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Retirement Planning
Friday, January 15, 2016 - 03:16
Caution about switching

Paying penalties when you choose to transfer your retirement annuities has been a thorny issue for investors in RAs for some time. Comments Lisa Griffith, an Associate Director at BDO Wealth Advisers, “The lure of a unit trusts based retirement annuity, or concerns about mediocre performance, may prompt investors into switching to a new generation product. However, this process will not always result in the investor being in an improved position and so it may ultimately not be prudent to transfer after all.”
When switching, the issue of those pesky un-recouped charges - called ‘causal event charges’ – arises.  Causal events charges, also referred to as penalties, are charges that the RA provider is permitted to levy every time an event takes place, she explains. The initial retirement annuity provider is entitled to deduct these charges prior to transfer.  Logically, one would expect these charges to decrease over time. However, we have noticed that in a number of cases, after initially declining annually, these penalties steadily increased - quite substantially.
One disgruntled investor decided to challenge the status quo and determine the substance of his penalties. “The response from the company was astonishing,” says Griffith. “It referred to the imposition of an ‘Actuarial Reduction Factor’ – which didn’t particularly relate to the policy, but, according to them, needed to be viewed holistically within the business practices of the insurer.”
The principal of this view is that:
• The ‘pool’ of investments must be financially viable.
• When one investor exits the ‘pool’, the costs to the remaining policyholders will increase.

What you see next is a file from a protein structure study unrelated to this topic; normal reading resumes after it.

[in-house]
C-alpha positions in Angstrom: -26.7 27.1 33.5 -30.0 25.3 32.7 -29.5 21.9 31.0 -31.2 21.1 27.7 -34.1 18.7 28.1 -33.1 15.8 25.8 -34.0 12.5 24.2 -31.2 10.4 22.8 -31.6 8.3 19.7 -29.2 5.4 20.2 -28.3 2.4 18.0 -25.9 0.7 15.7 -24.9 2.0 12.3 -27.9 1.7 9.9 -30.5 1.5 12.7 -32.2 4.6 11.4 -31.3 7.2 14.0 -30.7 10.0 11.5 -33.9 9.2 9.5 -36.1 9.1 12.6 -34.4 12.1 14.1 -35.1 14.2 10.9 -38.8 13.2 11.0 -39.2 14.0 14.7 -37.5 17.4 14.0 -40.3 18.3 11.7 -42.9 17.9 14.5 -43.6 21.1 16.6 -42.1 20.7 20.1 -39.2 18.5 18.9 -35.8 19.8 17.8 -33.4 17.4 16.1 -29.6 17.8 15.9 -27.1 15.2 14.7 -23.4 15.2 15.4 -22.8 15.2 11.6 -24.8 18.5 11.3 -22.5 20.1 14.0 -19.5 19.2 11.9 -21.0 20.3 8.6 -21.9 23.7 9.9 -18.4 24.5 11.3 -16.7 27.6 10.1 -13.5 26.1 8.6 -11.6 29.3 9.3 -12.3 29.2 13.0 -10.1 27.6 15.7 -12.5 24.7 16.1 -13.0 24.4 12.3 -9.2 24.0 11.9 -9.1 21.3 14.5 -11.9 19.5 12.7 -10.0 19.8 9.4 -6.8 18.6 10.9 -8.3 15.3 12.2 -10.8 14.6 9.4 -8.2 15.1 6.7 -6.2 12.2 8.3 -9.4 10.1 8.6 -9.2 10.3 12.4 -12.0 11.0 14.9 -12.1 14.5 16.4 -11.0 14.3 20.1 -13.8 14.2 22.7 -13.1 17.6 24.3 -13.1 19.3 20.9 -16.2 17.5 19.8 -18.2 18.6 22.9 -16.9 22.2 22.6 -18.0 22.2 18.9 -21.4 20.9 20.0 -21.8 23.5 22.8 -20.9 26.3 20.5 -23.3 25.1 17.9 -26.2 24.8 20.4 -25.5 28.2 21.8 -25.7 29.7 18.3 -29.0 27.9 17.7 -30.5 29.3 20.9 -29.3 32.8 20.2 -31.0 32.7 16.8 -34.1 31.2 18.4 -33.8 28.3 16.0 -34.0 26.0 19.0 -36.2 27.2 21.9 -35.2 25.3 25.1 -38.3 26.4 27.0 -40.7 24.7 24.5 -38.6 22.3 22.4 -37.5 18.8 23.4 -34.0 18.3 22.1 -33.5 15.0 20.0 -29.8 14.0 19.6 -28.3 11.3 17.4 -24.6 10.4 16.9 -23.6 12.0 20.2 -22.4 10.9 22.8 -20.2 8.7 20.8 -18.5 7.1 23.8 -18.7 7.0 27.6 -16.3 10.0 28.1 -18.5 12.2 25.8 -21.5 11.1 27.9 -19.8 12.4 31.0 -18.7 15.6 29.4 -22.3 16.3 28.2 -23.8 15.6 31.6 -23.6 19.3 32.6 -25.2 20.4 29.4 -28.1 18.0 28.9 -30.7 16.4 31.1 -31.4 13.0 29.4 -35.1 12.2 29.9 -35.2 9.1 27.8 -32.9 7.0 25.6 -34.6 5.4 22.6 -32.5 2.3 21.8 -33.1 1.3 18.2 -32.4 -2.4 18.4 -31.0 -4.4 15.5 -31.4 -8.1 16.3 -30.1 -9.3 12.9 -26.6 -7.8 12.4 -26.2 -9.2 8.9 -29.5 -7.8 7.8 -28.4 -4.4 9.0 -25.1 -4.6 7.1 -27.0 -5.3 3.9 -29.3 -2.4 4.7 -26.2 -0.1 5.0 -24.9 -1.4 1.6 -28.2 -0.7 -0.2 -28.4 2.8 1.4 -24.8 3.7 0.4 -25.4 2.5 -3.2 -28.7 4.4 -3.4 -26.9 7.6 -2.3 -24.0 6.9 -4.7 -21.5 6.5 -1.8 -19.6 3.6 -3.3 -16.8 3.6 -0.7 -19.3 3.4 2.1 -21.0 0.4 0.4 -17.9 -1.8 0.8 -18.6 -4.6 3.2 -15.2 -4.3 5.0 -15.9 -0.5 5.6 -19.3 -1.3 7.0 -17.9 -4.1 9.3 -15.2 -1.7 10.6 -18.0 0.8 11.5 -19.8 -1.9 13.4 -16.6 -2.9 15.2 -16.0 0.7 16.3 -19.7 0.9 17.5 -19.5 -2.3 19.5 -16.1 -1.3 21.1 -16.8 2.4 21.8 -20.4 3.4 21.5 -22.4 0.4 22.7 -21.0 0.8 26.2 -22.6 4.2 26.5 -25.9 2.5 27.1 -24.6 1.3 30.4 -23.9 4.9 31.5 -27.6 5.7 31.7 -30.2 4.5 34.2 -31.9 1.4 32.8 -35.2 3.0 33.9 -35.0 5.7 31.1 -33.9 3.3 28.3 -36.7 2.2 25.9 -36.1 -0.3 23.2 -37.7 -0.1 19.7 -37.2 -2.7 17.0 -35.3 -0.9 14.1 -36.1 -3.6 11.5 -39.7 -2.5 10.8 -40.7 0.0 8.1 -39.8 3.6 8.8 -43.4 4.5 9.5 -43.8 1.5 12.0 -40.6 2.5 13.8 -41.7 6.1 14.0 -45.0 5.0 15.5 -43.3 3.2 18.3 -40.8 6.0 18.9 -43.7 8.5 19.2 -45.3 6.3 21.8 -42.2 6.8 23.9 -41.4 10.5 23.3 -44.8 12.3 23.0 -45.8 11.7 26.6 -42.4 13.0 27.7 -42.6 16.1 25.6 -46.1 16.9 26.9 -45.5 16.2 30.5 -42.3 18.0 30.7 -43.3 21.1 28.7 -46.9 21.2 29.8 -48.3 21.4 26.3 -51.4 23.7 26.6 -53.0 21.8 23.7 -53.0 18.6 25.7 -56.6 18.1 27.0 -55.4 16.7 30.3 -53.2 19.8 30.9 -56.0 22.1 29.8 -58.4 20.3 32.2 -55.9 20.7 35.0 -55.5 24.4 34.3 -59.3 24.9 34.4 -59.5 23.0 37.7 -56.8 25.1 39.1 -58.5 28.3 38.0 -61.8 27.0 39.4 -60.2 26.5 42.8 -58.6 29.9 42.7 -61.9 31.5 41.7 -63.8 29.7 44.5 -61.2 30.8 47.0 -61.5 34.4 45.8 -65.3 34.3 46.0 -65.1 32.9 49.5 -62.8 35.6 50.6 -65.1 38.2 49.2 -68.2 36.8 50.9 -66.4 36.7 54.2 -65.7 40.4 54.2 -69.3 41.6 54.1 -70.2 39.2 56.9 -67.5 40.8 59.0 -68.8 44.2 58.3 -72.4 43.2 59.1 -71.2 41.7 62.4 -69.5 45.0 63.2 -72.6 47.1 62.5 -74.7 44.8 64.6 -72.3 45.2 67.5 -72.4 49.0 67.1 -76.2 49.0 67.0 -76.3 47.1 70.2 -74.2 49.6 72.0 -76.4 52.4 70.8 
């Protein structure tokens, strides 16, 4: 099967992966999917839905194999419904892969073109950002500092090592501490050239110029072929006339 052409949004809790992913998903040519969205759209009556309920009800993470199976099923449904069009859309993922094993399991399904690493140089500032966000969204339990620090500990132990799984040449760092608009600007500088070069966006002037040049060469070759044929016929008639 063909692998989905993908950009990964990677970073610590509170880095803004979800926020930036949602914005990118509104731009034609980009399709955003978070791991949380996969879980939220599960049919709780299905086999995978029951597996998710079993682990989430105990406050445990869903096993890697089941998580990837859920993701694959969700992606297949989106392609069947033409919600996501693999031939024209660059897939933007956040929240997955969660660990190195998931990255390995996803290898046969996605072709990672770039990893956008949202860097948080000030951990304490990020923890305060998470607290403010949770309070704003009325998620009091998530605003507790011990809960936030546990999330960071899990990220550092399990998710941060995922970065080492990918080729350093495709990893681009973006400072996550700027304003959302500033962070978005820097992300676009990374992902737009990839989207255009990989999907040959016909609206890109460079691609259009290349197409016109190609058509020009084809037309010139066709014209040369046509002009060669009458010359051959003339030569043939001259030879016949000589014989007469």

• Hence the “Actuarial Reduction Factor” levied on those who withdraw from the fund, in order to not place the burden of the extra costs (due to the shrinking pool) on the remaining investors.
• The company further stated that the ‘reduction in fund value is not a penalty but rather the recoupment of future income derived from its existing business.’
Not receiving the answers, he was seeking, the investor then lodged a complaint with the Pensions Fund Adjudicator.
The Adjudicator ruled in favour of the Insurer [See Note 1], on the basis that causal event charges must be computed using generally accepted actuarial principles and that the penalty was less than 30% of the fund (legislative). An independent actuary confirmed that the un-recouped costs had reduced to zero, but that the Actuarial Reduction Factor had increased in monetary terms.
“This was an upsetting turn of events for the complainant and indeed, all consumers.” The Tribunal did, however, express their misgivings on the company’s claim that it was not in a position to determine, at any stage of the policy, what the financial impact of early cancelation would be.
This was seen as being inconsistent with the Treating Customers Fairly (TCF) approach – a regulatory proviso that is designed to ensure that specific and fair outcomes are delivered to financial services consumers - and the Tribunal has referred this matter to the Financial Services Board. We hope for a better outcome from them. 
It is an investor’s right to switch their retirement funds from one service provider to another. However, it is the right of providers to charge penalties and therefore it may not always be a good decision. It is wise to consult a financial adviser to assess your options beforehand.
“Should you be considering switching a retirement annuity, contact a financial adviser for assistance with this complex process,” advises Griffith. “Their objective advice will contribute to the best possible outcome for your portfolio.”
Note 1: (Determination in terms of Section 30M of the Pensions Fund Act, 24 of 1956 (“the Act”): RH Thomson (“complainant”) v Momentum Retirement Annuity Fund (“first respondent”) and MMI Group Ltd (“second respondent”).

Copyright © Insurance Times and Investments® Vol:29.1 1st January, 2016
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